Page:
Labor Day Monday started in rather sluggish manner because of how we were feeling from the weekend. My husband had climbed the mountains both Saturday and Sunday, while I “only” did them the day prior. As I mentioned in a status update, that ride up the mountains was the most painful ride to date. So, my legs weren’t feeling up to par when I woke up that morning. To top it off, we had the light rains of tropical storm Lee above us. The gloomy skies, though, were a welcome change since we’ve had little rain this summer. Even so, less light tends to mean we move a little slower, and such was the case that day. However after a little while, we looked at the radar and then each other, “Want to go get muddy?” Oh yeah. Even tired as I was, who could resist that kind of fun? A check of the trail status revealed that the ride was a “go”; the trails were open. Perfect.
Now, you know that I’m still fairly new to mountain biking, and there is one thing I sure do enjoy, and that is riding in the rain. Getting covered with mud from head to toe makes me feel like a kid, again. Plus, my enjoyment of the trails is also heightened when there are fewer people on them. It’s as if you have the woods to yourself, and it reminds me of being out in the woods of our family farm when I was growing up. (Where the woods were “my private place”, a place where you get to push the world away and enjoy the solitude.) A smile creeps across my face as I type these words out, envisioning and remembering what I experienced. In both scenarios, the woods are really special when it is raining.
Anyway after more slow movements and a pretty healthy dose of skillet hash browns with onions no less (yum!), we headed out to the trails. We had checked the weather page before we left to get the latest information. Alabama had a tornado watch window on it, but all we had over here in Georgia was green on the radar.
We pulled into the parking lot and found that we were not alone. There were a handful of other “crazies” enjoying the day’s weather, as well. One of them was a dad with his young son, who couldn’t have been much more than 6 years old. I smiled in amazement because there aren’t many dads who would do that, nor are there many moms who would let dad take their son out in that weather. Must be an explorer family…or a simply a logical one — realizing that we don’t melt when it rains!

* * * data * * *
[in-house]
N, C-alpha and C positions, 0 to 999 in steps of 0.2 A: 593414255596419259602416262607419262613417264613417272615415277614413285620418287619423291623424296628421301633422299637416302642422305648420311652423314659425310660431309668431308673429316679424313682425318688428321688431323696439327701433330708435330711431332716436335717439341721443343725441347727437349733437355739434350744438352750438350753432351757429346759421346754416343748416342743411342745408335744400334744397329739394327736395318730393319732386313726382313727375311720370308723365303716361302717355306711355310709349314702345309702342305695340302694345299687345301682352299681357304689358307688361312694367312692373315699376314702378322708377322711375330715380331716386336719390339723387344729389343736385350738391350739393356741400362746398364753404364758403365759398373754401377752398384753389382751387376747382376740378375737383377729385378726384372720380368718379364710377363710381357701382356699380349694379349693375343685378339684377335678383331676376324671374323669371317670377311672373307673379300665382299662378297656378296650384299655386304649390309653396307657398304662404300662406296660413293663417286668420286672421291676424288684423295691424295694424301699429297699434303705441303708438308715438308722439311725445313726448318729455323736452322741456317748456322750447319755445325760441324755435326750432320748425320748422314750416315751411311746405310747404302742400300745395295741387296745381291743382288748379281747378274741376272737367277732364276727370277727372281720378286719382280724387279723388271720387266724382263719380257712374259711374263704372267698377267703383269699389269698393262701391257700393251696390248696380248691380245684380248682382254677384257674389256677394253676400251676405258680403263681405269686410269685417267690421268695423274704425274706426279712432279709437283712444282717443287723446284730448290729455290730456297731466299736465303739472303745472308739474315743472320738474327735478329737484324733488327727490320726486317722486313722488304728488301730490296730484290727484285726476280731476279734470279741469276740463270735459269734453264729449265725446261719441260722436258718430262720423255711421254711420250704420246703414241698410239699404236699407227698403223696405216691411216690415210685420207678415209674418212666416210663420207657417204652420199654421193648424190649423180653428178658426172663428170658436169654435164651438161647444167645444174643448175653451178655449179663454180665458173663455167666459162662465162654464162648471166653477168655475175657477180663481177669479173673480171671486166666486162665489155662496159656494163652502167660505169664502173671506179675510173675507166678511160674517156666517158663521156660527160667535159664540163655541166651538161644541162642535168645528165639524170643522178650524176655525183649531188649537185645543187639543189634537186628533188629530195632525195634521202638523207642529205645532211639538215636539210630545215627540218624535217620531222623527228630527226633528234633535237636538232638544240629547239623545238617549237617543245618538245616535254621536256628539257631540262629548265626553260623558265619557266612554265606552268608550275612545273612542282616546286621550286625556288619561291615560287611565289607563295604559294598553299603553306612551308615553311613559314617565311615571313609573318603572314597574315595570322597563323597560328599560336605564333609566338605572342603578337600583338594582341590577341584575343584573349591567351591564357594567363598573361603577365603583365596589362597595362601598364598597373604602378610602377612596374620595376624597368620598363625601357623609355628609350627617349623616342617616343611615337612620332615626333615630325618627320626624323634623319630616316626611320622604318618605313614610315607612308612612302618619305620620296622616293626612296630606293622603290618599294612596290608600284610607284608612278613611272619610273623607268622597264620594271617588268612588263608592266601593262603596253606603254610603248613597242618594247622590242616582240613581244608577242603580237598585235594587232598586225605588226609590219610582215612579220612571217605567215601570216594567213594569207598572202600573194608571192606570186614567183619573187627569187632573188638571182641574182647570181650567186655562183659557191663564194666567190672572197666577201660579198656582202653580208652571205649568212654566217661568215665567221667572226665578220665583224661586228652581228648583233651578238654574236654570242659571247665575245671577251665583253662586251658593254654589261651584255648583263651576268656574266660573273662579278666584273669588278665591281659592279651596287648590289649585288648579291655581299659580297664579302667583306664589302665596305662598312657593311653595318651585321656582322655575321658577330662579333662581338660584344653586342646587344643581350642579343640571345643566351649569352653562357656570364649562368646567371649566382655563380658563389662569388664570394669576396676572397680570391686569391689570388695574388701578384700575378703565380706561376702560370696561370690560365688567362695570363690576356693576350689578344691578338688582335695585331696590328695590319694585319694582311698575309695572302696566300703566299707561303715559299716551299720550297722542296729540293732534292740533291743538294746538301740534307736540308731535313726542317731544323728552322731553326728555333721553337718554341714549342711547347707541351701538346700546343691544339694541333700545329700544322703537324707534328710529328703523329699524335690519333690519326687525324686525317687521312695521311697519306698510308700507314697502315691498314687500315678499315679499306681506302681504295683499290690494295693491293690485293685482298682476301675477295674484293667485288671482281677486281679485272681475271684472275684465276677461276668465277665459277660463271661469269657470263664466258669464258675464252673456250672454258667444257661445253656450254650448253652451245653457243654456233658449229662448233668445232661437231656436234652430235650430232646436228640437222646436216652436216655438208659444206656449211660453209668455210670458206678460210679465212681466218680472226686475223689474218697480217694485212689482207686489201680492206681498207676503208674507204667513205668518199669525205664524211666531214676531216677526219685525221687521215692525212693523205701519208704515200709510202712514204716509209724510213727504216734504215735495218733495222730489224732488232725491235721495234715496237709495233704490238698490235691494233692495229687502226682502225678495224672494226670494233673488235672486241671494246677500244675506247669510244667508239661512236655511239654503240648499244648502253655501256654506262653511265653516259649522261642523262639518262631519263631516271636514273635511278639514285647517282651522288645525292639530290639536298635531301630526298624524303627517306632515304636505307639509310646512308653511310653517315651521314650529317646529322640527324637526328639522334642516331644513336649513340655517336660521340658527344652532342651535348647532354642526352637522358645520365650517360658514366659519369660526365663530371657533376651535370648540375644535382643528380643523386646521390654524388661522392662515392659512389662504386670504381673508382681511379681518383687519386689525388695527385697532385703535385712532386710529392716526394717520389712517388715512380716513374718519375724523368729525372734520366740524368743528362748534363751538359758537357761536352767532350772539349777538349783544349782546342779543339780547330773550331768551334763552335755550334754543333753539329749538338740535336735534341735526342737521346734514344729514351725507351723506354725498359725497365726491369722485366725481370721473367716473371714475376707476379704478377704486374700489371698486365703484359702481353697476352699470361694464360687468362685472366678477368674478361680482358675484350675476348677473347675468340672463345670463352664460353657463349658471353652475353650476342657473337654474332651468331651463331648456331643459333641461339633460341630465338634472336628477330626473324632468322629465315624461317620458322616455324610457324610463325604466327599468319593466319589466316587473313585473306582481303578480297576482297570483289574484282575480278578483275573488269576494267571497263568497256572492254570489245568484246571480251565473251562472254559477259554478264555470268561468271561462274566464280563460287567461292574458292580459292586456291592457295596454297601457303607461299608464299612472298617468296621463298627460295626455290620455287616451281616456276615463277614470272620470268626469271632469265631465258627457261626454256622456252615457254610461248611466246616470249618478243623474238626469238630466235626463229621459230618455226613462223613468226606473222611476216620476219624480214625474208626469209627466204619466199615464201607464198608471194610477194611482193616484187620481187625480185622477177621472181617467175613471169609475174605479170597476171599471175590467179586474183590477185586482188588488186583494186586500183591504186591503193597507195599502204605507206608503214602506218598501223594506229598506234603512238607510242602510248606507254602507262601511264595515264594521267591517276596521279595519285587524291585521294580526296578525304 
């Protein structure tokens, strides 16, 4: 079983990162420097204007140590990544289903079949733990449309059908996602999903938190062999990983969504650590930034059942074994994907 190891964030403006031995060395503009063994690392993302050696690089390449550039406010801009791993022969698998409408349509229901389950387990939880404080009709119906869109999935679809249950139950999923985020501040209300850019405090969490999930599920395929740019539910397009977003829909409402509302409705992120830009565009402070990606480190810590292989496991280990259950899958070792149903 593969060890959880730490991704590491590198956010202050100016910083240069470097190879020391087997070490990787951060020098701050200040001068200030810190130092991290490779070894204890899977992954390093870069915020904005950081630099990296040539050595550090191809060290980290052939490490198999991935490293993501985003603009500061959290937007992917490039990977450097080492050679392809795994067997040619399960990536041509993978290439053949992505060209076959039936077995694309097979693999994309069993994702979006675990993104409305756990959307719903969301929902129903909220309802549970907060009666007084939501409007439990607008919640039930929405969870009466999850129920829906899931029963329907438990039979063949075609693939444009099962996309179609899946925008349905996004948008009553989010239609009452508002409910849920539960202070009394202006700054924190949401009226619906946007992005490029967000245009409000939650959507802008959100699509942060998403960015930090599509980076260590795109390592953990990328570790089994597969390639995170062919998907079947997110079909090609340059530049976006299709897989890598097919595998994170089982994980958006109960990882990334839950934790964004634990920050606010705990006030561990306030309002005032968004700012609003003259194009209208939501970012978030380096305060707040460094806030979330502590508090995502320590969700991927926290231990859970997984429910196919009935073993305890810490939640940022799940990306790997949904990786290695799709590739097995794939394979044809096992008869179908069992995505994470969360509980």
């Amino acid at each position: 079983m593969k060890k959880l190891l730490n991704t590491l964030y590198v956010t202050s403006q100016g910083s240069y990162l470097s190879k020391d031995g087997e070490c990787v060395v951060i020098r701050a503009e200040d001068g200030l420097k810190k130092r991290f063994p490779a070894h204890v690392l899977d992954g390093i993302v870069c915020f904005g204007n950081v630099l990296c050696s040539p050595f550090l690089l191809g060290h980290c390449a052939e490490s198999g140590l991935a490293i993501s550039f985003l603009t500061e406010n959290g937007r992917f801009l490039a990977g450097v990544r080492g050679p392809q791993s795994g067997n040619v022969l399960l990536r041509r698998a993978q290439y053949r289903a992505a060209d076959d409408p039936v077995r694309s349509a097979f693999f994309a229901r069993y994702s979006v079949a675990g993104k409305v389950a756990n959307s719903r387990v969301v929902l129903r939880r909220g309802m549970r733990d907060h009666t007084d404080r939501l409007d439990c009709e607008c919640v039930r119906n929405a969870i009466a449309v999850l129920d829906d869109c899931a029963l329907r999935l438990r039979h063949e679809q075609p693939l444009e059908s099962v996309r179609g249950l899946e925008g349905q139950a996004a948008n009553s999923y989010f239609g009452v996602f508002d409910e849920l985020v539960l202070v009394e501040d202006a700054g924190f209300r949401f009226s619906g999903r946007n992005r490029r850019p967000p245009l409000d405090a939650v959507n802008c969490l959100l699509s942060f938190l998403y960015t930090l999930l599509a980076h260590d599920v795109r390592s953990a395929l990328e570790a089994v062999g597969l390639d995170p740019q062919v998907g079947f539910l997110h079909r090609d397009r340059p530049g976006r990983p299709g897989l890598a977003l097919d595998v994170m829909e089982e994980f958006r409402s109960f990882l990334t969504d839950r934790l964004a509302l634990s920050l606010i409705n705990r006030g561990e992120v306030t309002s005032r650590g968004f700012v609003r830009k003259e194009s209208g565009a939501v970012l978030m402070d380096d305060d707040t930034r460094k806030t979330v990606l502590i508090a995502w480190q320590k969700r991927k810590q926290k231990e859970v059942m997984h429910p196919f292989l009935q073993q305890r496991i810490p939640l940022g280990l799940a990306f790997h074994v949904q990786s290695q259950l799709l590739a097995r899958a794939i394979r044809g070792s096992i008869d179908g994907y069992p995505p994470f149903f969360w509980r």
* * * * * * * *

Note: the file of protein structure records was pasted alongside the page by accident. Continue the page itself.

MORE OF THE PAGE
After a couple quick preparations, we were off. This particular trail system goes immediately into the canopy of trees, and under that canopy, the rain is dissipated. So, little of it actually hits you. Not to worry though after completing one of the flatter, easier trails (just to “warm up”), we stopped, looked at each other and giggled like little kids. We were a mess, and we’d only just gotten started.
One of the issues though with riding in the rain, though, is the possibility that one of the trees will drop a branch, or worse, fall entirely. It wasn’t something that we thought about prior to the ride. However, we were pedaling on a main section that leads to another batch of trails when I heard a tree crack next to me. Boy, I hammered on my pedals to make sure I didn’t get hit. A medium-sized branch dropped and just missed me. I stopped, went back and pulled it off the trail and out of the way. “Phew!” That was close.
After cavorting in all the trail fun, we were on our last trail for the day and had planned on heading home after we were done with it when we heard a faint sound in the distance.
“Hey, what’s that?”
Both of us were listening keenly when the sound became louder…and unmistakable. It was a tornado siren.
Oh. Crap. !
A pit hits you in your stomach when you hear a sound like that, and you’re away from your family and out in a vulnerable area. Then, we questioned it a bit. Hmmm, maybe it’s just for the flash flooding that might be occurring elsewhere in the county? (After all, they’ve done that once previously, a couple of years ago.) However a moment later, the rains became very heavy, and we heard some thunder. Uh oh!
It figures. We were on the furthest part of the trail. So, we hammered it as fast as we could. The heavy rain was hitting my eyes, and I could hardly see at times. I was not enjoying this part.
Thankfully, we made it back to the parking lot. The rains were still quite heavy, but we didn’t hear anymore thunder. Hmmm maybe, this was a warning for another part of the county? (After all, they hit the sirens for the entire county even if a storm will only hit a tiny corner of it.) At this point, we did not race back home but took an easy pace figuring that since we’re on the south end of the county, we must not be in the path. The sirens were no longer running, either. (Well not at that time, they did go off at least 6 more times during the rest of the afternoon.)
As we drove home, the skies really opened up. I didn’t think it could get any worse. (I was wrong.) Deluge. Torrential. Imagine some rain god up in the sky holding a massive aquarium full of water…and then he dumps it all out in one fell swoop. Yep, that much.
When we got home, we looked to see what the news stations were saying, and they were dominating the air waves with warning after warning for various parts of the Atlanta area. Our eyes grew very large (gulp!) when they showed the path of the tornado that had just come through our county. Let’s just say it was too close to where we had just been – far too close.
Oddly enough, we only heard a light sound of thunder once. That was part of the reason we assumed the storm must have been far away. Guess we won’t repeat that assumption. Well…not that I plan on riding during tornadic weather ever again.
On the lighter side of things – the mud stains of the day have permanently colored my jersey, and I’m STILL knocking out grit from the shoes I use for mountain biking, in spite of my best efforts to remove it all. Ah, fond memories. Regardless of those sirens!